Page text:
Annie’s Mailbox: How does mom deal with insulting daughter?
Dear Annie: My 34-year-old daughter, “Mary,” has two children I love dearly and often take care of. Though she says she loves me, Mary has told me in anger that she doesn’t respect me.
I don’t know where I went wrong or whether it is something in her. We’ve always had a complicated relationship. I’m well aware of my failings as a mother, but I never was deliberately unkind to her.
In fact, my other child views me in the opposite way. To her, I can do no wrong. Mary, however, thinks I can do nothing right.
In order to keep the peace, I sit quietly and take her tongue-lashings even though they embarrass and humiliate me.
Mary also treats her husband without respect, and he has witnessed her being intentionally rude to me. I cannot understand why she says things she knows will hurt me, especially since she didn’t grow up in this type of atmosphere.
Participate in The Longevity Project
The Longevity Project is an annual campaign to help educate readers about what it takes to live a long, fulfilling life in our valley. This year Kevin shares his story of hope and celebration of life with his presentation Cracked, Not Broken as we explore the critical and relevant topic of mental health.
Please give me some guidance.
— A Sad Mother in a Southern State
Dear Sad: It’s easier for Mary to blame others than to examine her own behavior. Unfortunately, she is not likely to see it that way. You might, however, mention that she seems unhappy and that, because you love her, you’d like to help.
Maybe she needs a break from the kids. Perhaps she would be amenable to counseling. Simply talking to an uninterested third party about what bothers you can be tremendously helpful.
Cast yourself as her ally instead of her put-upon mother, and it’s possible you could change the way she responds to you.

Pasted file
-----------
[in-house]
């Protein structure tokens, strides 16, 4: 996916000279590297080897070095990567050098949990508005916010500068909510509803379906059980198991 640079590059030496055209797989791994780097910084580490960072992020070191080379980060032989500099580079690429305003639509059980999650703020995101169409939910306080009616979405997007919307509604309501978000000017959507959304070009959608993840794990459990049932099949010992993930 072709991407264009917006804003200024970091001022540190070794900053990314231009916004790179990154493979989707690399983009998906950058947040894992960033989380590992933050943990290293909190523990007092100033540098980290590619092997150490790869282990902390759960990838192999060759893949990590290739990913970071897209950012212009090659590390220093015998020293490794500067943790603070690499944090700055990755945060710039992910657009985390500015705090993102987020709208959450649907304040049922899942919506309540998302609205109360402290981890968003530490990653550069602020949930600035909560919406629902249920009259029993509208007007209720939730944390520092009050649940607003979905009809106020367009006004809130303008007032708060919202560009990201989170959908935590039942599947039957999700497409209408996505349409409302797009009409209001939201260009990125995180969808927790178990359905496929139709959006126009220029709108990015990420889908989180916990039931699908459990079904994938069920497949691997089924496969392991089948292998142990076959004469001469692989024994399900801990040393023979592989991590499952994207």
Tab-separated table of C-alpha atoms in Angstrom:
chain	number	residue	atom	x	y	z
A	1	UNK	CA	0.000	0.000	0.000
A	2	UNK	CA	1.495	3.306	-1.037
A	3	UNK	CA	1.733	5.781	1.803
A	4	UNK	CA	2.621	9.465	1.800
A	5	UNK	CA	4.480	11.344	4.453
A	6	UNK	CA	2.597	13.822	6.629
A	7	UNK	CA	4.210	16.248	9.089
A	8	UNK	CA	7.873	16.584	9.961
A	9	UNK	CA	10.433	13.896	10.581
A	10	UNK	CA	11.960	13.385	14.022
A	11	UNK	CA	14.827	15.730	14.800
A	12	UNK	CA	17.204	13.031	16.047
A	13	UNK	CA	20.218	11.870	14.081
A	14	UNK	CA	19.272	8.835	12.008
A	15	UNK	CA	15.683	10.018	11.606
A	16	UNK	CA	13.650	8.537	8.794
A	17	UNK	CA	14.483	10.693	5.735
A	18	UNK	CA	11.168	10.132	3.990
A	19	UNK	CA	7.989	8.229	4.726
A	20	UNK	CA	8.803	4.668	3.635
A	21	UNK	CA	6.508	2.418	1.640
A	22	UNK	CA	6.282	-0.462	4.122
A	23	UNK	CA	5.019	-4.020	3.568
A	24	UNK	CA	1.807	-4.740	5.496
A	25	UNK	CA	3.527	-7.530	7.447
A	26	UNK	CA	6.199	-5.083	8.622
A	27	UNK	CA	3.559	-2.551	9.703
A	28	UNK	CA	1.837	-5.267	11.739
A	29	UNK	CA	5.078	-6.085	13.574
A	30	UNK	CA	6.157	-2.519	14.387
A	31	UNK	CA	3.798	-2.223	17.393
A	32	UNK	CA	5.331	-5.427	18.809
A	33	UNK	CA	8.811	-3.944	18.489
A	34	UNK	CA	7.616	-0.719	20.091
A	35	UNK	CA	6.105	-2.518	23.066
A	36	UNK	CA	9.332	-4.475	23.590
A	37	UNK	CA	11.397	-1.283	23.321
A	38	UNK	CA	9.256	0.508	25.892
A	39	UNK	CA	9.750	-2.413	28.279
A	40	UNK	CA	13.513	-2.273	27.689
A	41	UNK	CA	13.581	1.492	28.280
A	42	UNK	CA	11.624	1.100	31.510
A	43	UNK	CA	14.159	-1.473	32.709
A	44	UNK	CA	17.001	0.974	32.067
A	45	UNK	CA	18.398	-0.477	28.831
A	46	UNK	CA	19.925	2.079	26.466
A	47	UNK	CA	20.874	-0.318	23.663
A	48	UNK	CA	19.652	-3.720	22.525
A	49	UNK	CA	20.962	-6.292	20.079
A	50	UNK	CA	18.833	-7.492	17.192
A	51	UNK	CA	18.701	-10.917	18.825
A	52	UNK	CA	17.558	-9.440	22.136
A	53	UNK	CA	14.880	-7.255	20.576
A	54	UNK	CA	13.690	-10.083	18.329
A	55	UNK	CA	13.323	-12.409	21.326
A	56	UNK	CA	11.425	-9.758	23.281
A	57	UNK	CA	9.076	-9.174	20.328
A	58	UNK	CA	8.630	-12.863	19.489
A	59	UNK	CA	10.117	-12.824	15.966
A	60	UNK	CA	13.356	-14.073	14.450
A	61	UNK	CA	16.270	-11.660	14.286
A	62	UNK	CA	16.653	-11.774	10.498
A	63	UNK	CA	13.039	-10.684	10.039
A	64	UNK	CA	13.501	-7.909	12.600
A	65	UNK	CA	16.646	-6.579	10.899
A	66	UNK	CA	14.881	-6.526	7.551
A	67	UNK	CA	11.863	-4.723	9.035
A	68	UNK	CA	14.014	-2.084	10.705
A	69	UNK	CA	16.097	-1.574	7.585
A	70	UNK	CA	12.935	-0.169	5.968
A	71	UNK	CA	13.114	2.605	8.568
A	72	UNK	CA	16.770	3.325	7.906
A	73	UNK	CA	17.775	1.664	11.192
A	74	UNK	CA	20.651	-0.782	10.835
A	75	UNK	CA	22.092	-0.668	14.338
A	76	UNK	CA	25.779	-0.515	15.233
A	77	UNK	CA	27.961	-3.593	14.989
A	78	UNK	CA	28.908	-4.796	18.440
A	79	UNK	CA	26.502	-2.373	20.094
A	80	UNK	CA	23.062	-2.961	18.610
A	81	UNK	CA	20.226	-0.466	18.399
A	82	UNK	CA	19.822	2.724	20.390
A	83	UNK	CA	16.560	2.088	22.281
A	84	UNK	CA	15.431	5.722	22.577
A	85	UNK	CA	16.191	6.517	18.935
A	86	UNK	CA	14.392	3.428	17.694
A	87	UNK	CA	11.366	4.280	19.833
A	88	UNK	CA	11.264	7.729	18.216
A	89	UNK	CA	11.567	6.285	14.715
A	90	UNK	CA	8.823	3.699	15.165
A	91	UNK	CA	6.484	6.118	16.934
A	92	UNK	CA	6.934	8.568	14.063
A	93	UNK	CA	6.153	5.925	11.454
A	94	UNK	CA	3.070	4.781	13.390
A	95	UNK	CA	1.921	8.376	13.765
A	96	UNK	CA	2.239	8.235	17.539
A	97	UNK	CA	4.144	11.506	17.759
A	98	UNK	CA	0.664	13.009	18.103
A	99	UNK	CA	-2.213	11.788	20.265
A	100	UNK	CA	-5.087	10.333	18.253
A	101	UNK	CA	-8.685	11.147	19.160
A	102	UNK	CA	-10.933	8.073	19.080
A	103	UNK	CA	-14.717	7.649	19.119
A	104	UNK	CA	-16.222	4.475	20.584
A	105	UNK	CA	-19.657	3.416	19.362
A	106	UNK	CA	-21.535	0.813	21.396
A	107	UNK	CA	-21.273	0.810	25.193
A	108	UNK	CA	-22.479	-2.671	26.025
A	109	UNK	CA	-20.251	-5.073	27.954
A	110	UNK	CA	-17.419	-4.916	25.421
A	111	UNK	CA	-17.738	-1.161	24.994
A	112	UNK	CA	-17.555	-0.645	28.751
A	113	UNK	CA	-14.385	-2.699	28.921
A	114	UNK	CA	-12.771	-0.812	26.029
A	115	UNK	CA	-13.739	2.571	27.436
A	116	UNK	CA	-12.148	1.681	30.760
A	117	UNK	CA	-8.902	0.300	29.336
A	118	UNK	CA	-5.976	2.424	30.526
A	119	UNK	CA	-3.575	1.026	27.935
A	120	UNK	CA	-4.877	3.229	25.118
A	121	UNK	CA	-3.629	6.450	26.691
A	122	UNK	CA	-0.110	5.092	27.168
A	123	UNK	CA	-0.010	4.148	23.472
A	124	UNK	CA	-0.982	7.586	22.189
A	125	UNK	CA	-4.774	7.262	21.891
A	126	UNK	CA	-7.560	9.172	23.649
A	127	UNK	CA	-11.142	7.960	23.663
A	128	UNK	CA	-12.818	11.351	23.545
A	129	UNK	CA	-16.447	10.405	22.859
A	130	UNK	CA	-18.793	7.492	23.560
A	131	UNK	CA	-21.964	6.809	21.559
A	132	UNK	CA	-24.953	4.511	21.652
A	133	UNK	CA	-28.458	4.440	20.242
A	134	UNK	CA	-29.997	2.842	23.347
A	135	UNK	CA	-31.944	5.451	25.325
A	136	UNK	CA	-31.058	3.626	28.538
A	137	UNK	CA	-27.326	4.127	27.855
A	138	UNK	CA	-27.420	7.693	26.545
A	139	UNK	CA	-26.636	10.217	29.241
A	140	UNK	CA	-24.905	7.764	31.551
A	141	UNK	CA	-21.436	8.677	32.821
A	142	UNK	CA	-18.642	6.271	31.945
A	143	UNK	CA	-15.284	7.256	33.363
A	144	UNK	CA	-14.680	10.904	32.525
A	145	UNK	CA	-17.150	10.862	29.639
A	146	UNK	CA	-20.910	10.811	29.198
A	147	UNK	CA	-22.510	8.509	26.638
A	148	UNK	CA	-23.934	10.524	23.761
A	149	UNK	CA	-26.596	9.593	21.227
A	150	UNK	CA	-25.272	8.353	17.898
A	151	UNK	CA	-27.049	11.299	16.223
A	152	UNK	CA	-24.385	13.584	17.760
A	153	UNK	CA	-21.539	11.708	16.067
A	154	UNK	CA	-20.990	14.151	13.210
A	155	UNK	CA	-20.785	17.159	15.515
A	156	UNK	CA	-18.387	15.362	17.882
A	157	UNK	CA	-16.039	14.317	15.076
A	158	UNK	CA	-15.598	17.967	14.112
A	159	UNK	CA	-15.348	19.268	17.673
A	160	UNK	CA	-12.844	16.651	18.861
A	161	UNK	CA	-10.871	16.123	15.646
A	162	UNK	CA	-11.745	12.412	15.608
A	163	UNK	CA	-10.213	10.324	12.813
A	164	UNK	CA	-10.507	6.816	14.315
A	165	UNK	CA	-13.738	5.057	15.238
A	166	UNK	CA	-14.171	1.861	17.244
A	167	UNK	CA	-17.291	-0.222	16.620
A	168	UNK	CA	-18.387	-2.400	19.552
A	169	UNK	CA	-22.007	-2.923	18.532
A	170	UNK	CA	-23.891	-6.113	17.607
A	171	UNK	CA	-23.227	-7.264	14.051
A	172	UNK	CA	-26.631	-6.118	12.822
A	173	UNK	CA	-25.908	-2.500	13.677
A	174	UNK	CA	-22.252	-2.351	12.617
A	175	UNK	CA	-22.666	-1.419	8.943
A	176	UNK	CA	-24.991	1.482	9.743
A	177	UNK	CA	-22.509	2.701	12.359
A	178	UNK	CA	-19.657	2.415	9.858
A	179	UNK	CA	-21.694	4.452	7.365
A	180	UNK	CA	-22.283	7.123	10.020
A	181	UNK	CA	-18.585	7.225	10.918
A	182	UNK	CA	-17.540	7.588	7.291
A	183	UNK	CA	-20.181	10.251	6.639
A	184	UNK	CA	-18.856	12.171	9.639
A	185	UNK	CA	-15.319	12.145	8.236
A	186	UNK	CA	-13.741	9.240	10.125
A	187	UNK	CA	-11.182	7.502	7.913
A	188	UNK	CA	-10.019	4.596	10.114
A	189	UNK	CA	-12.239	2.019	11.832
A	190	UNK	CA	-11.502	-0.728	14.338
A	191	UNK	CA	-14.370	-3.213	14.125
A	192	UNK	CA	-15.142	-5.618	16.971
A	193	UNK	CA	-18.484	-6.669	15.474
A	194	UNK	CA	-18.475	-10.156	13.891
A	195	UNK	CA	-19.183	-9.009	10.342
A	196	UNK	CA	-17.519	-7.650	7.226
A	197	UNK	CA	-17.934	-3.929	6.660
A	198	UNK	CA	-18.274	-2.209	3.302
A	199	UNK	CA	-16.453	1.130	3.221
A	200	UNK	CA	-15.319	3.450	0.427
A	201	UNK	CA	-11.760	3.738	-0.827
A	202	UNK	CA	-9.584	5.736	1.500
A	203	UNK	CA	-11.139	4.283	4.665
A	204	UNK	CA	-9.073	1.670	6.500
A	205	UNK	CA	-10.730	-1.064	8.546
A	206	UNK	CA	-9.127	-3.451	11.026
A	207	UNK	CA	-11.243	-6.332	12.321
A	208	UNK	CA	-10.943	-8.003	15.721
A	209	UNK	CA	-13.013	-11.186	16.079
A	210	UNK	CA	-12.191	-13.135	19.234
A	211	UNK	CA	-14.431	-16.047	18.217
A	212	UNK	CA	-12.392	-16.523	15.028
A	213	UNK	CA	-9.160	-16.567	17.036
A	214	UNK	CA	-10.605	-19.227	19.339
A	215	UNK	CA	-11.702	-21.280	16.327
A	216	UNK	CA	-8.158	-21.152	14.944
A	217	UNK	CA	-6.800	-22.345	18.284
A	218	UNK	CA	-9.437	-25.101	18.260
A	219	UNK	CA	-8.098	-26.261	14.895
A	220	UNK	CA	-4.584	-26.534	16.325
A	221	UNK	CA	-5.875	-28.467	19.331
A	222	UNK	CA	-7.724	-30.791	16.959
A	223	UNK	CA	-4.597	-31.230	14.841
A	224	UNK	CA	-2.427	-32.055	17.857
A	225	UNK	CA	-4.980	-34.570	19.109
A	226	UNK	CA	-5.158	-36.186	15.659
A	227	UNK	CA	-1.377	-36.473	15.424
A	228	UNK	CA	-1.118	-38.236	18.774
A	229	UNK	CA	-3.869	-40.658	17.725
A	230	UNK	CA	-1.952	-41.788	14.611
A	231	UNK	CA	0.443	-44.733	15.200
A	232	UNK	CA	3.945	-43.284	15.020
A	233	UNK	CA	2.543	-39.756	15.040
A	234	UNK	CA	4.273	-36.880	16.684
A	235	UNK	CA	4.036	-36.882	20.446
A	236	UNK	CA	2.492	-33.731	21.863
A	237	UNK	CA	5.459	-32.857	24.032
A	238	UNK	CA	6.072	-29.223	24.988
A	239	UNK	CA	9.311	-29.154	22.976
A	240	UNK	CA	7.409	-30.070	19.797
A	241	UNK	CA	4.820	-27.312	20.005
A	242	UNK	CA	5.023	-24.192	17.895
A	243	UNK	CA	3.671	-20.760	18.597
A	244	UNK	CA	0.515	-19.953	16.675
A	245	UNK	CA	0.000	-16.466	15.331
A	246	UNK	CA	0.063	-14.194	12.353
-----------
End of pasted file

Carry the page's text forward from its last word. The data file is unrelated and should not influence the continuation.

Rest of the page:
Dear Annie: Someone in my office keeps stealing lunches, including mine, from the workroom fridge. I don’t want to sink to their level and do something bad to the food. What should I do?
— Hungry in Grand Island
Dear Hungry: We assume your lunches are well marked with your name so co-workers are not under the impression that it is communal food, and that warning signs are posted not to take your things. If you know who the culprits are, politely remind them that the food is someone’s property and ask that they not take what doesn’t belong to them.
You also can report this to a supervisor. If this doesn’t solve the problem, we recommend you buy a reusable insulated bag and ice packs, and keep your lunch near your desk. Or, perhaps the victims of the Food Thief would be interested in contributing to the acquisition of a small refrigerator with a lock.
Dear Annie: I read another response to “Exhausted Wife,” whose husband expects her to pay for her share of their vacations, even though she can’t afford it. Another writer said he struggled to supply 50 percent of the household expenses when his wife had 10 times his income.
Since when did marriage become a “yours and mine” union? I have been married to a terrific guy for 33 years, and we have raised two wonderful boys. We were a two-income family until four years ago, when I left my job.
At no time has our income been anything but “ours,” even now. We have always had joint banking accounts, along with joint bills, which were always paid with “our” money.
The subject of who is responsible for what portion of the bills or who will pay what percentage toward a vacation never entered our minds. I am appalled that someone has so little regard for his marriage that his wife must forgo a vacation because she can’t afford it. Marriage brings a lot of changes, including the joining of income and financial responsibility. It is a selfish spouse who does not realize it should be a 50-50 partnership in all aspects.
— Happily Sharing for 33 Years
Dear Sharing: In some marriages, both husband and wife prefer to have separate income and expenses, but regardless of the arrangements, no spouse should be punished for earning less money than the other.
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